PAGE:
The genesis and heart of Midwest finesse angling lies in northeastern Kansas and northwestern Missouri.
But in recent years, it has become a tactic that a few anglers in Arizona, Arkansas, Colorado, Florida, Indiana, North Carolina, and Pennsylvania employ. But until Steve Reideler of Lewisville, Texas, and Rick Allen of Dallas became devotees in mid-August of 2013, there haven’t been any ardent and fulltime Midwest finesse devotees in Texas.
That is not to say that there aren’t some serious and talented bass anglers in Texas who occasionally use a Midwest finesse tactic or two. For instance, we know that Tommy Martin of Hemphill, Texas, has occasionally wielded a 2 1/2-inch Strike King Lure Company’s Zero on a small jig.
But as soon as Reideler became a regular contributor to the Finesse News Network, members of this network quickly realized that there is something different (and some Midwest finesse anglers contend that askew is a better description than different) going on in the bass-fishing world of north-central Texas. The first thing that struck us was how paltry Allen and Reideler’s catch rates are compared to the catch rates that Midwest finesse anglers enjoy in Kansas, Missouri, and Indiana, where anglers attempt to catch 25 largemouth bass an hour, and they occasionally achieve that lofty goal.
Before we began reading Reideler’s FNN reports, many of us were under the false impression that Texas’ waterways were brimming with largemouth bass. We attained this false idea from reading the endless number of words about Texas bass tournaments in Bassmaster, FLW, and other publications, as well as seeing countless minutes of television shows that featured Texas bass anglers and bass tournaments. In retrospect, we must have been hoodwinked by the subtle bits of braggadocio that occasionally appeared in some of those accounts, which hinted that largemouth bass fishing is better and bigger in Texas than it is elsewhere. Some of the better-and-bigger bravado emanates from the much lauded Texas Parks and Wildlife Department’s ShareLunker Program, which some reporters say is aimed at creating a world-record largemouth bass. And all of this grandiosity provoked one outdoor journalist to recently write: “Big bass come a dime a dozen in Texas these days.” According to a number of sources, the big-bass frenzy began in the early 1970s, when the TPWD began stocking Florida-strain largemouth bass throughout the state. Once these stockings commenced, another outdoor journalist proclaimed that the “fishing changed forever in the Lone Star State.” And since 1980, more than 500 largemouth bass that weighed more than 10 pounds have been caught. The biggest of that lot weighed 18.18 pounds.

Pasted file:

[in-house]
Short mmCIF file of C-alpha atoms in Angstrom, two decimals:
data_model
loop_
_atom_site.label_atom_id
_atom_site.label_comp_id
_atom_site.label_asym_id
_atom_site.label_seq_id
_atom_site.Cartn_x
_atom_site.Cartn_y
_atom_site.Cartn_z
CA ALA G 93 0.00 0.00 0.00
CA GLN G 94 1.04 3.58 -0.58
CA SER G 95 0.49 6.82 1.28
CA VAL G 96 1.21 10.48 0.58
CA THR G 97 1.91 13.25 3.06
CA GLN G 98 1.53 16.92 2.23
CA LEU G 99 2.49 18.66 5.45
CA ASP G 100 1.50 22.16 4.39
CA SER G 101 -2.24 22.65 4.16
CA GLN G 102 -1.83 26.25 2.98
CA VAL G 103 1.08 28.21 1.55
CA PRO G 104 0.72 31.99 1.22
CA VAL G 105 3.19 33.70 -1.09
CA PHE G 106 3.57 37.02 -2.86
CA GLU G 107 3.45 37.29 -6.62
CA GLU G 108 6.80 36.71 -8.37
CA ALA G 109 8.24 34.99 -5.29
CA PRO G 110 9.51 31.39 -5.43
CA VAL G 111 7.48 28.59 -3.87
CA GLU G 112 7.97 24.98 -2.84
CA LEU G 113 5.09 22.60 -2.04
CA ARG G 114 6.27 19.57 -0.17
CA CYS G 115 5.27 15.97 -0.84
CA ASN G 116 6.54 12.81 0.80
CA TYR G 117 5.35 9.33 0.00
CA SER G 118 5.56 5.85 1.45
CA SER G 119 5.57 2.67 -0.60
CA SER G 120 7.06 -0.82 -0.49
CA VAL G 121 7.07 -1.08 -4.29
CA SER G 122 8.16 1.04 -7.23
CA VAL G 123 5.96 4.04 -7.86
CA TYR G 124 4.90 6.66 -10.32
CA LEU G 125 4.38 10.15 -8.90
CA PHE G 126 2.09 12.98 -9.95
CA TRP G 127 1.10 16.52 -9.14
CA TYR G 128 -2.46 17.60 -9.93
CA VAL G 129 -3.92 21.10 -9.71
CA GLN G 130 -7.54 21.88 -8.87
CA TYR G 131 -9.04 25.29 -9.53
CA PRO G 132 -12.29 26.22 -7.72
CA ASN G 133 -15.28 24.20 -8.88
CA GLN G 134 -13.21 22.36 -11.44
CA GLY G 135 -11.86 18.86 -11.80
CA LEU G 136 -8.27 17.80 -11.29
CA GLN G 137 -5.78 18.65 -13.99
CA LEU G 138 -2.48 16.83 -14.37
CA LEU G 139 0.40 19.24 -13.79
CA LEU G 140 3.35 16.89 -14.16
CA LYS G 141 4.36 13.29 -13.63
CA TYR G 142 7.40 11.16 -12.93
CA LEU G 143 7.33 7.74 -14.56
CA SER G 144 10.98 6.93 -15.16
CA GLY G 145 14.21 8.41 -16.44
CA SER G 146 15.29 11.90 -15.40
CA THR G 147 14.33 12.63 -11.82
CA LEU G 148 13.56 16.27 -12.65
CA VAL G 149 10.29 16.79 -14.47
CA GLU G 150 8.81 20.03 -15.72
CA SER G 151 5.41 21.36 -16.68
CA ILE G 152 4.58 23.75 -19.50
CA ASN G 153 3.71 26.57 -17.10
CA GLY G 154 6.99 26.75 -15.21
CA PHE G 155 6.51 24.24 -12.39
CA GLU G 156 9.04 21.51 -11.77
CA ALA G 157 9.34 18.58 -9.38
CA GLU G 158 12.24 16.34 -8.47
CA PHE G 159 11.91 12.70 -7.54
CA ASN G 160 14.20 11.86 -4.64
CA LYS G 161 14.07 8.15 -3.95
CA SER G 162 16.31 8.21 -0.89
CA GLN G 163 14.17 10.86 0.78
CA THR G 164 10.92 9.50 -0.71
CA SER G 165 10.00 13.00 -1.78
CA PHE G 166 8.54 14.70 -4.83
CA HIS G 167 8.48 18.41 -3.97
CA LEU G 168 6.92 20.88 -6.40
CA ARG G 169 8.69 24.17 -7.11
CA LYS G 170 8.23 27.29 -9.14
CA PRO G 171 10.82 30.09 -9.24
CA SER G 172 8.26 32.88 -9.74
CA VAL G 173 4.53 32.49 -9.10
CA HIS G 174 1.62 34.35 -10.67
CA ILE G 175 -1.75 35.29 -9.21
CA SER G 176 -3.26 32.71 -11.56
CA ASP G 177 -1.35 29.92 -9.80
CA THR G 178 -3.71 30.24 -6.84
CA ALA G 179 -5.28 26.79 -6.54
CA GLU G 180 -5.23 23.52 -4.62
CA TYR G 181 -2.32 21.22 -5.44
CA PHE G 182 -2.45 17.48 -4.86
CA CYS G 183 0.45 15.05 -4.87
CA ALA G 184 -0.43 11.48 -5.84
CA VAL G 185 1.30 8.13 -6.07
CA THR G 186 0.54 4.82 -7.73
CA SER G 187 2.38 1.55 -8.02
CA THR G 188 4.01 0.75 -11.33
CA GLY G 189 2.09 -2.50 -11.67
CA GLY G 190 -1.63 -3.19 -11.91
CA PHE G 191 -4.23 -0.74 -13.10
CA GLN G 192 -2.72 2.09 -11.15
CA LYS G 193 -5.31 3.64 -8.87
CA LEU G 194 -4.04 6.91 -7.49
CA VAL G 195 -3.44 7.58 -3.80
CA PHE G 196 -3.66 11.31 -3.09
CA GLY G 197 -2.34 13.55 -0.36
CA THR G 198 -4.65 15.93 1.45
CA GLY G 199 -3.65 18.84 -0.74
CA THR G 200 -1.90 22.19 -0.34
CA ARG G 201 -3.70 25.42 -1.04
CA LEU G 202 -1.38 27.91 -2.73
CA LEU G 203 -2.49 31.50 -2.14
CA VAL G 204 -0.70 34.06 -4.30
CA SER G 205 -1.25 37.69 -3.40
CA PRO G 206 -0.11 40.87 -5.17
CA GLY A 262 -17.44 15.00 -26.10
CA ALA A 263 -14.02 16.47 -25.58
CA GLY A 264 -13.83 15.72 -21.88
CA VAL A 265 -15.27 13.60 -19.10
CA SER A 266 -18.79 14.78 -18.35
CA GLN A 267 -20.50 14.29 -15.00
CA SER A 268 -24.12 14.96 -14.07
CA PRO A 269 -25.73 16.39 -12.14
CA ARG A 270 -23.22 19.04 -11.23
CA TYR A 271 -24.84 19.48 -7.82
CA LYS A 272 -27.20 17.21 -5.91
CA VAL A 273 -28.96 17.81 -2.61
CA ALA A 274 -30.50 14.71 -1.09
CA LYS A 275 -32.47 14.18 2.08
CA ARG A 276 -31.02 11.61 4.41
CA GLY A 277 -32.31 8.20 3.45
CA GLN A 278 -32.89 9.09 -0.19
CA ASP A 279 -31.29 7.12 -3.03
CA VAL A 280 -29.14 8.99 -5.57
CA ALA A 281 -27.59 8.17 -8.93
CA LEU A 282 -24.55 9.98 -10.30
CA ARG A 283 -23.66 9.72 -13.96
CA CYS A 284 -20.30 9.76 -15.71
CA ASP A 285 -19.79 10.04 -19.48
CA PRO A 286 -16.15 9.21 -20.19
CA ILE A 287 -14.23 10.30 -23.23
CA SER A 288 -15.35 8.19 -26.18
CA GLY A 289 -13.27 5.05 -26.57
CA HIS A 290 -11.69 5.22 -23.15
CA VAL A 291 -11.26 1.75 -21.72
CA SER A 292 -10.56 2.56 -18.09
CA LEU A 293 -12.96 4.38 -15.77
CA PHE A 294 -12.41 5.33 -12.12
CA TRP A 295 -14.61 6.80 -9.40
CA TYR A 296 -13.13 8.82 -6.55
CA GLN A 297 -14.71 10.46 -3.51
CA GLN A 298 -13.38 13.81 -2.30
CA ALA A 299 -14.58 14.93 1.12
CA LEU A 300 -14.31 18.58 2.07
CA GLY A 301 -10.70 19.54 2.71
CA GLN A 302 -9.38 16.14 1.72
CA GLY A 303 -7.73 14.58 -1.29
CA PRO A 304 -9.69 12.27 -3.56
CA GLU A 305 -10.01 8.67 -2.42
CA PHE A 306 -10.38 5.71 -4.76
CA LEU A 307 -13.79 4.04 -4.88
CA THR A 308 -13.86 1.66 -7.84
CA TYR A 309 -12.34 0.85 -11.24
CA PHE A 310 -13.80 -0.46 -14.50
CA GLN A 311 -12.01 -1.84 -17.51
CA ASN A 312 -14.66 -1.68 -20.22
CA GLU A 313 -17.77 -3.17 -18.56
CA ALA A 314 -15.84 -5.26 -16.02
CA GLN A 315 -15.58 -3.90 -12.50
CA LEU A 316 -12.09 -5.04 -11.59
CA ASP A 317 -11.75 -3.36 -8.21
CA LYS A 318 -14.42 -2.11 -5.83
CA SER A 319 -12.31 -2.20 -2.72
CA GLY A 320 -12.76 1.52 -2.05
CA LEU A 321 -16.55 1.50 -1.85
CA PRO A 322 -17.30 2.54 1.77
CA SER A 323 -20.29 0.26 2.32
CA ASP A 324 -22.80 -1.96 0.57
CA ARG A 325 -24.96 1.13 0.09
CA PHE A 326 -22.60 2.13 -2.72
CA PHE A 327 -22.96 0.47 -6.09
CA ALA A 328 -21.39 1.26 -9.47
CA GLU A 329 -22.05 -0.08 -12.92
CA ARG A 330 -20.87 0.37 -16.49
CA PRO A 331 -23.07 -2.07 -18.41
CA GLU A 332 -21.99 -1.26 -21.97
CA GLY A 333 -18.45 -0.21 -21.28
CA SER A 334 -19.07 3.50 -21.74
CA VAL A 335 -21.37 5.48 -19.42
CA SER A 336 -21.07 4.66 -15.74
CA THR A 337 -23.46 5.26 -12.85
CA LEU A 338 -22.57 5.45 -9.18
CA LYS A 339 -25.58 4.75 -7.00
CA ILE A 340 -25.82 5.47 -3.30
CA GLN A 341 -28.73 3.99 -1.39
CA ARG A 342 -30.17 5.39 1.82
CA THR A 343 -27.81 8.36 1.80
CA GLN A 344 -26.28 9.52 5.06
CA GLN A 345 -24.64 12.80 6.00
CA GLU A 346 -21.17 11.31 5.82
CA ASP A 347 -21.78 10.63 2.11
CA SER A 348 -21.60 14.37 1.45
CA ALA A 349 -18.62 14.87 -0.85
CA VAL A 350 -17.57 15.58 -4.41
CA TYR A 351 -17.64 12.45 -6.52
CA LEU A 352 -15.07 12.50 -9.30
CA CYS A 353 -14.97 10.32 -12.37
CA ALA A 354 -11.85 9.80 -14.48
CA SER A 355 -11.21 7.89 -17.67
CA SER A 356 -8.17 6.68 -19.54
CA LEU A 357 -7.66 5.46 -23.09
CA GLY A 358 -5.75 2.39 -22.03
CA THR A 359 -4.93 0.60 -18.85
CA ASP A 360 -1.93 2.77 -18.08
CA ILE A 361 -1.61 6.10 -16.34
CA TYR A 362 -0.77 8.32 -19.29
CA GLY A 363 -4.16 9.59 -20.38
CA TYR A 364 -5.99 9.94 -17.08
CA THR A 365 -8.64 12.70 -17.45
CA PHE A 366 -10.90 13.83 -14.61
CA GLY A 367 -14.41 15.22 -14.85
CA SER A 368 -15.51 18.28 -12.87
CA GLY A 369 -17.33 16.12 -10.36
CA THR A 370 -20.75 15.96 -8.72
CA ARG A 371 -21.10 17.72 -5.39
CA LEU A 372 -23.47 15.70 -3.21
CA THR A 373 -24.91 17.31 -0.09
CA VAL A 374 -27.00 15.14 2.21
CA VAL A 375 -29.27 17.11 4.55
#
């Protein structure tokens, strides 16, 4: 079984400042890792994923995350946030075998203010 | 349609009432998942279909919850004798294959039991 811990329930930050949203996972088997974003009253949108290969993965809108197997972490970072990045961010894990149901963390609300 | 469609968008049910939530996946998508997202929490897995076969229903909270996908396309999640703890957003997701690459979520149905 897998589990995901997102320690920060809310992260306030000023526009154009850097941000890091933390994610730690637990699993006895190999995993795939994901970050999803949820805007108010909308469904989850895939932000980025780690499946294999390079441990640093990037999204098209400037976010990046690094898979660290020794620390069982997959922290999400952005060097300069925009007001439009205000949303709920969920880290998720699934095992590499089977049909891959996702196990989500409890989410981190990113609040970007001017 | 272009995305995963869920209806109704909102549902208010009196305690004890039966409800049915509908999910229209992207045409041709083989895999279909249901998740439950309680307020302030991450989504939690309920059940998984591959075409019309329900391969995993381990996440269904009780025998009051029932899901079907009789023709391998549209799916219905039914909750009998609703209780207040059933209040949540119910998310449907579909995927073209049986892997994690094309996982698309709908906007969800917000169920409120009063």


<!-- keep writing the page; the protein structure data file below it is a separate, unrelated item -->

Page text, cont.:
But through Reideler’s contributions to FNN, we have learned that the quest to create a world-record largemouth bass and dime-a-dozen lunkers seems to have had a detrimental effect on the numbers of largemouth bass that anglers can catch in the north-central Texas reservoirs that Reideler regularly fishes – especially during the cold-water months. Now we know that talented and ardent recreational anglers who enjoy tangling with scores of black bass on each outing throughout a calendar year can’t achieve that goal in north-central Texas. What is more disheartening is it is also a trying task to teach youngsters and novices how to catch largemouth bass in north-central Texas. The fishing is so lackluster that even talented professional anglers of the stature of Kevin Van Dam of Kalamazoo, Michigan, and Bassmaster fame struggle to catch largemouth at one of the reservoirs that Reideler occasionally fishes. For instance, Van Dam fished Ray Roberts Lake, Texas, on Oct. 26, 2013, and caught only three largemouth bass.
On June 11, Reideler filed a summary on the FNN regarding his catch rates from 2008 to June 11, 2014, and they reveal that his conversion to Midwest finesse fishing has yielded some significant dividends despite the troubled and sorry waters that he fishes.